Conference Speaker on Business or Geopolitical Megatrends
Patrick Schwerdtfeger is a leading authority on global mega trends including self-employment and social media among others (listed below). Patrick is the author of the award-winning book Marketing Shortcuts for the Self-Employed (2011, Wiley) and a regular keynote speaker for Bloomberg TV. He has spoken at conferences and business events around the world, including destinations across North America, South America, Europe and Asia. Business and geopolitical mega trends are converging and overlapping, bringing implications in every aspect of life and business, and Patrick is well known for his ability to break down complex subjects into accessible and understandable language. And with his dynamic and engaging speaking style, Patrick’s megatrends keynote is perfect as a high-level strategic and inspirational closing session for your upcoming event. More information about the prevailing megatrends and Patrick’s perspective on their business implications is listed below.
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Ten (10) of the primary business mega trends are:
- changing demographics (developed nations aging, baby booms in emerging economies)
- higher productivity (automation and outsourcing leading to higher inequality)
- businesses are more powerful than governments (globalization of everything)
- technology is accelerating (data processing, bandwidth and storage, “big data”)
- biotechnology is exploding (extending life expectancy for aging populations)
- the global mind (the internet is uniting expertise from every corner of the globe)
- monetary policies our credit system are both on unsustainable paths
- resource depletion (top soil erosion & fresh water shortages leading to food riots)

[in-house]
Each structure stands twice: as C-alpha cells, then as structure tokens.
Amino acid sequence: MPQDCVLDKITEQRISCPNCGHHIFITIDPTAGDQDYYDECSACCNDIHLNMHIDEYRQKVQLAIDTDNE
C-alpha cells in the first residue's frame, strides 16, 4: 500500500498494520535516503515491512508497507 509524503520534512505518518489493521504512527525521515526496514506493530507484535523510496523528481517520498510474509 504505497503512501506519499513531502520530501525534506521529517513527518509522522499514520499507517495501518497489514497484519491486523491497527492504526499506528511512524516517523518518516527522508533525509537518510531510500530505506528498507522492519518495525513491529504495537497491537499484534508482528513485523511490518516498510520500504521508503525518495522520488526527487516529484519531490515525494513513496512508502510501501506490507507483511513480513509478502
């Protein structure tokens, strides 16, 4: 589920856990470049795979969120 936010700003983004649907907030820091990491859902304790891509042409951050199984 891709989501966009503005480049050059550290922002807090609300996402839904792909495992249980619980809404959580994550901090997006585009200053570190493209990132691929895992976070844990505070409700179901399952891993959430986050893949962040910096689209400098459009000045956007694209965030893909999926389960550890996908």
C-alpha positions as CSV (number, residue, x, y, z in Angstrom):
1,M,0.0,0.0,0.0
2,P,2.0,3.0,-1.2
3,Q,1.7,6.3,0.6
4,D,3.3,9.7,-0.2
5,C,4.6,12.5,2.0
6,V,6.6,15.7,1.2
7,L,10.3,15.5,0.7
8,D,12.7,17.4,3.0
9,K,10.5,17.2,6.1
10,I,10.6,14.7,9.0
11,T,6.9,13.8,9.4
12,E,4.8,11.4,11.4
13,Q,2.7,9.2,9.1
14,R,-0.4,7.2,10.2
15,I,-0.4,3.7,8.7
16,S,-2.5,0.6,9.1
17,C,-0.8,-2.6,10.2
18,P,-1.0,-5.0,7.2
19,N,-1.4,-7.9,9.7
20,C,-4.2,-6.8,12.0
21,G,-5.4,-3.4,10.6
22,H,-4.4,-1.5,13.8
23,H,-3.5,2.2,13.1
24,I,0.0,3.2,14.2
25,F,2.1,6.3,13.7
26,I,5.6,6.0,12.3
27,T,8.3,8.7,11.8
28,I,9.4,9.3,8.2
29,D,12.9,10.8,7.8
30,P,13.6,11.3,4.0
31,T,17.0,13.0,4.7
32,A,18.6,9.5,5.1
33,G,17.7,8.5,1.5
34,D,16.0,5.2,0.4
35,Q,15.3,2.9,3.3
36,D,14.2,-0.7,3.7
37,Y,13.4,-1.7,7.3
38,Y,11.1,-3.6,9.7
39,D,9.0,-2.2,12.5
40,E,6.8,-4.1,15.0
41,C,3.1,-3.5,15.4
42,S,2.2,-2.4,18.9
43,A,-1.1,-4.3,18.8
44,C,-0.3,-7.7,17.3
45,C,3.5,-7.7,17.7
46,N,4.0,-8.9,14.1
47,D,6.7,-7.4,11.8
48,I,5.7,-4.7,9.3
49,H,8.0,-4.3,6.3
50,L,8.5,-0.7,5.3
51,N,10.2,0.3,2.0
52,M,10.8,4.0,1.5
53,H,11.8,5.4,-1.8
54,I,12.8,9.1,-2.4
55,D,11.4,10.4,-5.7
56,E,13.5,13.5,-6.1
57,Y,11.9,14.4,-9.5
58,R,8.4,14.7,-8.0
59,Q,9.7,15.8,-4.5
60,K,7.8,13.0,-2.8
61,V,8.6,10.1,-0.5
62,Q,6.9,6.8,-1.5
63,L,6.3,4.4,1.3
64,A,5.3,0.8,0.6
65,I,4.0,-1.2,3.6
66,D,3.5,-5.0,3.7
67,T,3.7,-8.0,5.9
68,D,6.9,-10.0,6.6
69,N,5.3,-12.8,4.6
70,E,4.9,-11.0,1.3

- global warming (rising temperatures, bigger storms and higher ocean levels)
- increasingly empowered and self-reliant citizens (self-employment, etc.)
Megatrends Keynote Speech
With changing demographics, developed nations are getting older while developing nations are getting younger. Younger populations are more productive and require less medical attention while the opposite is true for older populations. That means the developed world (including America, Europe, Australia and Japan) will struggle in the years ahead (as their populations age) while the developing world (including China and India) will flourish. Regarding empowered citizens, people now have access to online social media tools, allowing them to easily find like-minded advocates and voice their opinions in far more powerful ways, resulting in protest movements around the world (including the Occupy Wall Street, austerity protests in Europe and the “Arab Spring” in the Middle East).
Meanwhile, the pace of change in accelerating, requiring businesses and governments to anticipate change rather than react to it. Obviously, technology and the internet factor prominently in this trend. The internet is also fueling globalization which is affecting social networks, business networks, supply chains, commodity markets and governance imperatives. Business and governments have to cultivate a global perspective for everything they do.
Finally, people all around the world have become suspicious and frustrated with large organizations, be they private companies or government organizations. At the same time, difficult economic times have resulted in elevated unemployment levels and reduced the benefits normally available through traditional employment. All of this has led to a surge in self-employment and entrepreneurship. Even the big companies are literally tripping over themselves trying to act like little companies. It used to be good to big. No longer. Today, it’s better to be small!